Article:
The goal of science as a collective is to produce explanations for the natural world, including how it works, its makeup, and how it came to exist in its current state, according to the University of Berkeley. These goals span a variety of scientific disciplines from astronomy to zoology.
The main goal of classical science is to build knowledge and understanding. This pursuit of knowledge was not particularly concerned with how that knowledge could be applied. As of 2015, scientific research is increasingly more concerned with applications, particularly those which solve a problem or allow for the development of a new technology. These two approaches are known respectively as pure and applied science.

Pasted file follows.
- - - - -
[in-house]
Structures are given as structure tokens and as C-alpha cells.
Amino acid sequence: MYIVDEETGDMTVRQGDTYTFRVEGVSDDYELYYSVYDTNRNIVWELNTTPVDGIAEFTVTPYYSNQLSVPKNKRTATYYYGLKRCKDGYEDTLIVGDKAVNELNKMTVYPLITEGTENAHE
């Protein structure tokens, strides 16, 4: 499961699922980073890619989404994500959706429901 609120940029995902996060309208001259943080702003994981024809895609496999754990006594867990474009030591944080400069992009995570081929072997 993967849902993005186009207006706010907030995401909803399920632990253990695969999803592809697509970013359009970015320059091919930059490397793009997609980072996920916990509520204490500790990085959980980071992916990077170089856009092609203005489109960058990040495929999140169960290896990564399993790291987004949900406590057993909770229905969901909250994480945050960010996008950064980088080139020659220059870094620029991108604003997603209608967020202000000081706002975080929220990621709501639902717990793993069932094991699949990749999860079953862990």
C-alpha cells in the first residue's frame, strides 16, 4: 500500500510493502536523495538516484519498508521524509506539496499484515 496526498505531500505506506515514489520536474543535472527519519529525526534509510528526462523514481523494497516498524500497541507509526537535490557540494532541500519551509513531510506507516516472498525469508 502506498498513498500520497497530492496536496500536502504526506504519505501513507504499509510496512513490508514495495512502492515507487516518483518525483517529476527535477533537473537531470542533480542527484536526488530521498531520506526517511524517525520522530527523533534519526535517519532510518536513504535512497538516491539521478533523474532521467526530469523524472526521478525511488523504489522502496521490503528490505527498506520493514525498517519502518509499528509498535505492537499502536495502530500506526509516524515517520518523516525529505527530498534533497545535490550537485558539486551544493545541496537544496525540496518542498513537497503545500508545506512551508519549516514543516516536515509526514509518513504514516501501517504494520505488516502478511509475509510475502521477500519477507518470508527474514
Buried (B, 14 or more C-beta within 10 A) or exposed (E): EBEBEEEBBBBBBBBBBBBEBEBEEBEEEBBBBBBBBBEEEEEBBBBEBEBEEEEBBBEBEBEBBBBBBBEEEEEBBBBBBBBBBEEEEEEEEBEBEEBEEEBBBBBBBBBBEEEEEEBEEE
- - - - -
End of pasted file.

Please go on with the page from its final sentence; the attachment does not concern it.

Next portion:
The chief goal of science has also been described as the simplification of relationships between empirical variables, according to Jacksonville State University, which also states that one goal of natural science is the production of certain products, including truth and understanding. These products are in turn used to achieve both pure and applied scientific goals as well as a third type of scientific goal. The third goal is to dispense solutions that can be used by practitioners, such as psychologists and physicians. Dispensed solutions empower professionals who are not technically scientists, but who nonetheless operate scientifically.